Successful Change – How to implement change through people

david_millerLeading major change initiatives means facing key challenges that range from securing senior management buy-in and sponsorship for change right through to overcoming resistance from the people on the frontline who are impacted most heavily by the change.

In his book Successful Change, David shares his insights from the experiences that he and his colleagues at Changefirst have amassed in the process of training and working with over 10,000 people in 35 different countries. The book is full of practical and easy to understand proven techniques that have been successfully applied to a wide range of change challenges and that we can apply immediately in our projects.

David Miller has spent the last 25 years helping organizations implement major change. He has extensive expertise in directly managing major changes including strategy implementation, technology implementation, business process changes, restructuring and quality management. In 1995, David founded Changefirst, to help businesses build competitive advantage through creating and sustaining organizational change capability.

Interview:

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I talked to asked Dave about:

  • His motivation for writing the book and what do he hopes people will get out of it
  • The difference between the technical and adaptive sides of change
  • Why organizations continue to think of strategy formulation as separate from strategy execution and why there is more focus on the formulation part in most organizations
  • Why we confuse installation of change with implementation of change and stop at installation
  • How resistance is a natural reaction to change and we can deal with it effectively
  • How change leaders must take care of themselves and consequences of not doing so
  • An overview of People-Centered Implementation – ChangeFirst Change Management Methodology

More about David Miller: 

successful_change_bookcoverThrough 25 years experience of change implementation, David has developed a deep belief that to successfully change, organizations must build their own capability to transform themselves and not be dependent on external support. His academic background is in Economics, Politics and Psychology. He has lived and worked in Europe and the United States as well as spending time working in Asia.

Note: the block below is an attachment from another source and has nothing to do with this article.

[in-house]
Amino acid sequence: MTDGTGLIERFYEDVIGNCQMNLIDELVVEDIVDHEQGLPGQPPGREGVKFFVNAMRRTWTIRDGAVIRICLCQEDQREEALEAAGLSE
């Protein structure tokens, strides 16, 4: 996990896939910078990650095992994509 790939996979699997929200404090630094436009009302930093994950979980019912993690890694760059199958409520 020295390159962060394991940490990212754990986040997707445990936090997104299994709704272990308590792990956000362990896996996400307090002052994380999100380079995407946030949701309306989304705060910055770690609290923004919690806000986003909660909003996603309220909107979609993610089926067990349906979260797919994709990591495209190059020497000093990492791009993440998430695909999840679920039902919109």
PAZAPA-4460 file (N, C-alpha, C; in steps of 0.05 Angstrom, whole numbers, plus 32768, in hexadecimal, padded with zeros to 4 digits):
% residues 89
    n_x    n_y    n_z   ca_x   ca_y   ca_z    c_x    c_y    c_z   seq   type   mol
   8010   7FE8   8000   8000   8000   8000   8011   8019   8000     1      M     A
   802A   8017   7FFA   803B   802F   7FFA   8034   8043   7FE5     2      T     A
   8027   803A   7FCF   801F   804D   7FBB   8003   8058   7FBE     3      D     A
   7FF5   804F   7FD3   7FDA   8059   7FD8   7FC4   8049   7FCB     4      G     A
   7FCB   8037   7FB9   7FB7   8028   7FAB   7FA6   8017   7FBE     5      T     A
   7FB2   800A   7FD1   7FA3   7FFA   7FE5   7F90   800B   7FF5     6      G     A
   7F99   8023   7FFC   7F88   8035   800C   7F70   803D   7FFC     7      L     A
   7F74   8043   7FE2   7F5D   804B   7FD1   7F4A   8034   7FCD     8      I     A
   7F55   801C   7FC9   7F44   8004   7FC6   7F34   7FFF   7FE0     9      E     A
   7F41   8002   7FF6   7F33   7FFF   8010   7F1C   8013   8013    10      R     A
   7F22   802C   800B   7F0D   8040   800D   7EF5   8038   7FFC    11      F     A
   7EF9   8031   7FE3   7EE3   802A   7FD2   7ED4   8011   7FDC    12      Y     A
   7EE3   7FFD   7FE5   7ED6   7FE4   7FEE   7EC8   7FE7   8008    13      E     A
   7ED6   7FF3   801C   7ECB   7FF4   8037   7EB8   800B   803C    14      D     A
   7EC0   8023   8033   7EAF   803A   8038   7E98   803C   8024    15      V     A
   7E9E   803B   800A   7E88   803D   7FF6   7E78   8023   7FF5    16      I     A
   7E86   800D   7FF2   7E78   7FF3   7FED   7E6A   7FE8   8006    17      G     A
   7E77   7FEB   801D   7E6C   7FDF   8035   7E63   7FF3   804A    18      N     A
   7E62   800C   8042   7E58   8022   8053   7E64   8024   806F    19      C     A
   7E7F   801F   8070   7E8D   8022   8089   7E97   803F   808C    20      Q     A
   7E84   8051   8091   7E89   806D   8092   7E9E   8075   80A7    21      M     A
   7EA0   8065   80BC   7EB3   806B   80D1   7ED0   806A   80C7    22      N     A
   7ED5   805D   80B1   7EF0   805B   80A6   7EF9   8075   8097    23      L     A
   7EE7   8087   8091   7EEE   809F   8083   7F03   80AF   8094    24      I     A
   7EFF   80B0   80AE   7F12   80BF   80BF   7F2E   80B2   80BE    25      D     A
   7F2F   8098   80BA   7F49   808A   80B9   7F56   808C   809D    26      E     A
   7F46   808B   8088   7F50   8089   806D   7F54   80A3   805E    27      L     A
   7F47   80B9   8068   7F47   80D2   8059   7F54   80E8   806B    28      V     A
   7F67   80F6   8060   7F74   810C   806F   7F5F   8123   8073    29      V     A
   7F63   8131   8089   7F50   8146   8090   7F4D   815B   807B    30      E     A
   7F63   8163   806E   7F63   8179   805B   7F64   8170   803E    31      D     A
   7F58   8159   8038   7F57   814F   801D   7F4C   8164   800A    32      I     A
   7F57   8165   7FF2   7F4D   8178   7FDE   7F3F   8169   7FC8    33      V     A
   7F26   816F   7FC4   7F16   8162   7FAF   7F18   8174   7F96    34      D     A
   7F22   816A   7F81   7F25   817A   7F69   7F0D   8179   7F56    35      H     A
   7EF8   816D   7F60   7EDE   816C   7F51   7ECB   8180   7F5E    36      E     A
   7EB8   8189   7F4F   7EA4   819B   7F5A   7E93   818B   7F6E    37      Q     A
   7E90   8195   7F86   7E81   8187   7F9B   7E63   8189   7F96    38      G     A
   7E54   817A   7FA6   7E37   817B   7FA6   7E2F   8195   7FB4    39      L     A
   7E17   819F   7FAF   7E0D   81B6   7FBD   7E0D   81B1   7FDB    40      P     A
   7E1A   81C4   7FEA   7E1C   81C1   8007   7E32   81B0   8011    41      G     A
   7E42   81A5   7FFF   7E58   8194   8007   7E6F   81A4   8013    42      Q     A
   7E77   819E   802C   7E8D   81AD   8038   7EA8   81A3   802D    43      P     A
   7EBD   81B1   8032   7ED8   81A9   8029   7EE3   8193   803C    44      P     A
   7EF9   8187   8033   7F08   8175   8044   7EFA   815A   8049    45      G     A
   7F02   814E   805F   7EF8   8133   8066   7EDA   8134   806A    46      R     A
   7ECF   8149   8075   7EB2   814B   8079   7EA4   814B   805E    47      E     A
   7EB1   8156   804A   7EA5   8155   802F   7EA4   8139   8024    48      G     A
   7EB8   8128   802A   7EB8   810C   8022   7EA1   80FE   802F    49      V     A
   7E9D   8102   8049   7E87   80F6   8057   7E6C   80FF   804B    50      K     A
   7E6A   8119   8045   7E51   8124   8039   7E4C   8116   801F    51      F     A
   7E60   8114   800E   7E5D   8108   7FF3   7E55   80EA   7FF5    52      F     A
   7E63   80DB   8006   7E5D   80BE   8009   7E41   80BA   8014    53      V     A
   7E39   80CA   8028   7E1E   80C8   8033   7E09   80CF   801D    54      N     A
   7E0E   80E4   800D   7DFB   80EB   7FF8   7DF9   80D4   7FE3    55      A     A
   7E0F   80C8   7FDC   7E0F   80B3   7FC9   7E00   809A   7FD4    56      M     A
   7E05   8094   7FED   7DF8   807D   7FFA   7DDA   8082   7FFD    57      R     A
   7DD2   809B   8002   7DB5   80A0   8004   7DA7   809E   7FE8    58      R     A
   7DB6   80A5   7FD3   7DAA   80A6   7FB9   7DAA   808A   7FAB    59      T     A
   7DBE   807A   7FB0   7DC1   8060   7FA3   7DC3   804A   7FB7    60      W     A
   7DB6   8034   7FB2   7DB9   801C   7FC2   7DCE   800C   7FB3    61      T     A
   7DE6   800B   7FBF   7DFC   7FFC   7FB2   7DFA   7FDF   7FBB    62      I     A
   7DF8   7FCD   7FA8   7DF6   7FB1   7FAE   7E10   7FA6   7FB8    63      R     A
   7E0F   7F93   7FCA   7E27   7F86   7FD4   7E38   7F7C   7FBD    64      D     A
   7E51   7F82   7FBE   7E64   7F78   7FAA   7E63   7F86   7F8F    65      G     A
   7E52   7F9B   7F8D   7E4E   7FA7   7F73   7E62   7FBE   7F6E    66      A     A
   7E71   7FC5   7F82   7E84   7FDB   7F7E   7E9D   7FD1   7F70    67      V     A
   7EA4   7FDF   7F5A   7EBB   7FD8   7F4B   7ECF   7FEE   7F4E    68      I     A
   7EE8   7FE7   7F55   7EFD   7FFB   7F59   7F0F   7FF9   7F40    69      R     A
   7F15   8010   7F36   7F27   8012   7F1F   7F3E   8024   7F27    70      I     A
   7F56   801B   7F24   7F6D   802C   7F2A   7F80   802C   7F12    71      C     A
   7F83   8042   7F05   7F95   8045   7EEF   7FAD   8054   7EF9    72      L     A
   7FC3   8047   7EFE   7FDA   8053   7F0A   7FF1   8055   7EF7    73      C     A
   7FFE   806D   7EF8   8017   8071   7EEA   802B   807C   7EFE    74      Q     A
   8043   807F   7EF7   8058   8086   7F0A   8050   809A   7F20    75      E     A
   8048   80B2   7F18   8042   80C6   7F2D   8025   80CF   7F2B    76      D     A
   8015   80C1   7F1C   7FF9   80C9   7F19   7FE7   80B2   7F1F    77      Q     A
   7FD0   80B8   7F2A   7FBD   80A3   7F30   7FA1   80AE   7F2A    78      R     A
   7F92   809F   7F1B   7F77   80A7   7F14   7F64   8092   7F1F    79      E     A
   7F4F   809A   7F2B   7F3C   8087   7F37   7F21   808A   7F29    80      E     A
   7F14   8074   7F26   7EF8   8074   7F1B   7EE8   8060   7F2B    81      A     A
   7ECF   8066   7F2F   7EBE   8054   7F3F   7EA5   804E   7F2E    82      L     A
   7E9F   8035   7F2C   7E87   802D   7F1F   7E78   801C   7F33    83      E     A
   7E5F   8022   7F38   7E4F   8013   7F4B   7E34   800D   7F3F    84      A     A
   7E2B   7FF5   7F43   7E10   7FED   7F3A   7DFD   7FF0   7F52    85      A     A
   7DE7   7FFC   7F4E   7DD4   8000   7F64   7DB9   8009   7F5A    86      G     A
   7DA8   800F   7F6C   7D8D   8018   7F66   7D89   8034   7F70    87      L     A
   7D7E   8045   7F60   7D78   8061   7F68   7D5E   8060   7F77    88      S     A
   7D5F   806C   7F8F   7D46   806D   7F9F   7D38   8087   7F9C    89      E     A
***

About ChangeFirst:

Since 1995, ChangeFirst has been helping people and organizations implement change successfully. By using their own proven change management methodology, People Centred Implementation (PCI), they help enterprises and project managers be successful in change by focusing on the effective engagement of people. 

Contact Information:

Audio Links:

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4 Responses to Successful Change – How to implement change through people
  1. Paul Dandurand
    August 27, 2011 | 6:16 pm

    Samad,

    Thanks for the pointer to David’s book. Good stuff. I find one of his first comments to be really key and that’s “successful implementation is not free”. I appreciate David being up front and telling it as it should, which is good things take work, focus, and commitment to happen. At PIEmatrix, we see a number of our customers who dedicate key individuals to facilitate process improvements are the ones who succeed as compared to those who push it on someone’s already-full-plate to tackle. David’s book is on my reading list target. Thanks again.

    Paul

  2. Sid Leung
    October 9, 2011 | 4:01 am

    Thanks for recommending David’s book. Change management is always a difficult subject. People tend to oppose to change.

    Sid

  3. Change Management
    November 19, 2011 | 12:10 am

    What sort of push-back is predictable when a major change program gets under way? How much resistance is “reasonable”?

    Some 20 percent of the people are “change-friendly.” They’re clear advocates who willingly embrace the change. You can depend on them to help drive the program. Another 50 percent of the folks sit on the fence. They assume a so-called neutral position, trying to figure out which way to lean. They’re not necessarily hostile to change, but they’re not helping like they should. The remaining 30 percent are the resisters. They’re antagonistic toward change and often deliberately try to make it fail.

    • samad_aidane
      December 19, 2011 | 2:31 am

      Thank you for these insights. that last 30 percent of the resisters can certainly derail an initiative if not handled effectively. I think developing the capacity to go into a change initiative knowing about these 3 types of responses and being mindful about how to leverage each group is definitely a critical skill for project success. Thank you again for your contribution.

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